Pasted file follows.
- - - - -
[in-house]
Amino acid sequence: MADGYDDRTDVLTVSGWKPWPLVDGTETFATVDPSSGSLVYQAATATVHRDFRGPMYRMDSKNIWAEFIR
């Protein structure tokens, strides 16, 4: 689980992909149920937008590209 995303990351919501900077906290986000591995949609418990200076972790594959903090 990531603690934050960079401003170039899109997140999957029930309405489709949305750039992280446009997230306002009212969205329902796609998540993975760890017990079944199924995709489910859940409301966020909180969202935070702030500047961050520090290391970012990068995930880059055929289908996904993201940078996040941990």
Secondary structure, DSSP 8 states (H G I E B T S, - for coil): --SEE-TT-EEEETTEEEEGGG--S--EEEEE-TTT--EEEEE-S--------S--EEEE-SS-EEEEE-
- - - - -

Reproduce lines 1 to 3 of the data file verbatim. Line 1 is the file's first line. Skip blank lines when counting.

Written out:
[in-house]
Amino acid sequence: MADGYDDRTDVLTVSGWKPWPLVDGTETFATVDPSSGSLVYQAATATVHRDFRGPMYRMDSKNIWAEFIR
């Protein structure tokens, strides 16, 4: 689980992909149920937008590209 995303990351919501900077906290986000591995949609418990200076972790594959903090 990531603690934050960079401003170039899109997140999957029930309405489709949305750039992280446009997230306002009212969205329902796609998540993975760890017990079944199924995709489910859940409301966020909180969202935070702030500047961050520090290391970012990068995930880059055929289908996904993201940078996040941990």